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American athlete Jesse Owens competing at the 1936 Berlin Olympics

There is no doubting that America's Jesse Owens was the star of the 1936 Berlin Olympics.

The Buckeye Bullet - his nickname a reference to his Ohio roots - became the first man to win the 100m, 200m, long jump and 4x100m relay at the same Olympics.

He set three Olympic records, tied a fourth and became great friends with German long jumper Luz Long who offered him advice during qualifying.

Owens was in danger of not reaching the final, but Long told him to alter his run up and take off short of the board - he did and went on to beat Long.

Now we've got the initial facts out the way, let's get onto a few of the stories that arose out of the Games.

Much was made about Owens being a black athlete and destroying German leader Adolf Hitler's plans to use the Games to prove his theory of Aryan supremacy.

Whether that is completely true is open to debate

Certainly Hitler would not have been best pleased to see Owens win, but the fact that Berlin was hosting the Games was a publicity coup in itself and German athletes went on to top the medal table by some distance, so were Owens' four golds more of a blip?

Hitler did not directly snub Owens. He did shun black American athlete Cornelius Johnson on the first day of the Games by leaving early after receiving other medal winners.

He was later told by the International Olympic Committee that he had to acknowledge all athletes or none at all, and he chose the latter.

Owens himself said: "Hitler didn't snub me -it was [FDR] who snubbed me. The president didn't even send me a telegram."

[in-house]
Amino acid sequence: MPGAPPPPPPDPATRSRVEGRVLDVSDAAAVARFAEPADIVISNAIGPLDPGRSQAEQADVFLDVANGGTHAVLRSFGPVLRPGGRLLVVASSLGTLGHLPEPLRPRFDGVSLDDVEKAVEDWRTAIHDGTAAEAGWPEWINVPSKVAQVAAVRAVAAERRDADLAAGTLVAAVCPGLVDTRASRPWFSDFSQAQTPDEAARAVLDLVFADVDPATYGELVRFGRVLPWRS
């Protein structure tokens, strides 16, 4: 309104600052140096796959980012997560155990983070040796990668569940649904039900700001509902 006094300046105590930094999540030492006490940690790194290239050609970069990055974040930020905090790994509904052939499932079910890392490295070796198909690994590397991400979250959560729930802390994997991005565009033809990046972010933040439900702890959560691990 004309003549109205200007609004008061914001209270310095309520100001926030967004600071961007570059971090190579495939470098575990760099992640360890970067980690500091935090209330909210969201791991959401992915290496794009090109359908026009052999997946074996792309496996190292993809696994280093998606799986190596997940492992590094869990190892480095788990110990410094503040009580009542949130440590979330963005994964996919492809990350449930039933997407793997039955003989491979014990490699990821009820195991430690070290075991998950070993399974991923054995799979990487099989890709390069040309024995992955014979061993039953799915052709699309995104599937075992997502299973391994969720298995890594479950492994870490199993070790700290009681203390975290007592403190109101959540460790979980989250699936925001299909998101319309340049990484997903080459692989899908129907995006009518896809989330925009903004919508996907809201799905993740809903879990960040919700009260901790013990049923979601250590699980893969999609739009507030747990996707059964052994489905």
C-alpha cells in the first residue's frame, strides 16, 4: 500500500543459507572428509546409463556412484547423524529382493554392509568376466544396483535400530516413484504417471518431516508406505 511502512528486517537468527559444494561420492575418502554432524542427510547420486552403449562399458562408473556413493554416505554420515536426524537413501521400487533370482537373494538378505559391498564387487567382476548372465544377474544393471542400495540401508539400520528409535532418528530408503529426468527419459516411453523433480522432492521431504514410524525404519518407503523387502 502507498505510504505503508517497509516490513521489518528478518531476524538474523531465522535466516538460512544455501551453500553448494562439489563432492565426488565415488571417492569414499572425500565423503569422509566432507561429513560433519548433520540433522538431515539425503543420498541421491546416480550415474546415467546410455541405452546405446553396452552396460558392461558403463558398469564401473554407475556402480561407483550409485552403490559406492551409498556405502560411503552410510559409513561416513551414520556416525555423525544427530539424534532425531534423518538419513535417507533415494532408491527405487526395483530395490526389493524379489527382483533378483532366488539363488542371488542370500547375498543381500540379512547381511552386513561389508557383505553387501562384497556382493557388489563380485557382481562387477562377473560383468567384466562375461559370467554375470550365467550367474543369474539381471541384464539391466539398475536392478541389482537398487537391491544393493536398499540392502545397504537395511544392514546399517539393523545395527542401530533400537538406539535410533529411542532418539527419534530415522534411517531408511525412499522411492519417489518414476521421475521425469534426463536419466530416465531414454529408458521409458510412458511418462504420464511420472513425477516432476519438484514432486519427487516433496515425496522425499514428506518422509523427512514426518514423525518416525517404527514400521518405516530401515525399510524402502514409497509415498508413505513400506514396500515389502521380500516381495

He was referring to the fact that his achievements were not even acknowledged by the then American leader Franklin D. Roosevelt.

In Berlin, the Nazi press were scathing of the 'black auxiliaries' in the US team, but Owens was loved by the German spectators in the stadium, mobbed by autograph hunters, received over 100 marriage proposals and was allowed to stay in the same hotel as white athletes.

In his home country, it was a very different picture and following a ticker-tape parade in his honour in New York, he had to use a freight lift to attend his own reception at the Waldorf-Astoria hotel.

Owens subsequently had his amateur status withdrawn by American officials who were angry that he had accepted commercial offers to race rather than going to Sweden with the rest of the team after the Games.

But when the offers failed to materialise, Owens was left racing horses, motorbikes and local townsfolk across America to make a living.

His achievements were finally recognised by American president Dwight D. Eisenhower in 1955 and he was named Ambassador of Sports - he would later receive the Presidential Medal of Freedom in 1976 by and, posthumously, the Congressional Gold Medal in 1990.

A street near the Olympic Stadium in Berlin was named after him in 1984, while there is also a secondary school in the German capital that is named in his honour.

Owens, who became a heavy smoker after his athletic days, had his life cut short by lung cancer in 1980, at the age of 66.

He wasn't the first American to win four gold medals at a single Olympics - that feat belongs to Alvin Kraenzlein, who won the 60m, 200m hurdles, 110m hurdles and long jump at the 1900 Olympics - Kraenzlein remains the only winner of four individual gold medals at one Games.

In the long jump. he beat Meyer Prinstein by one centimetre after Prinstein, who set his best mark in qualifying refused to compete in the final which was being held on a Sunday.

The two had had an informal agreement not to compete on the Sunday, but when Prinstein learned that Kraenzlein had, he became violent, and according to some accounts, punched his rival in the face.

But back to Owens - do you believe he destroyed Hitler's hopes for the Berlin Olympics?

Peter Scrivener is a BBC Sport Journalist. Our FAQs should answer any questions you have.


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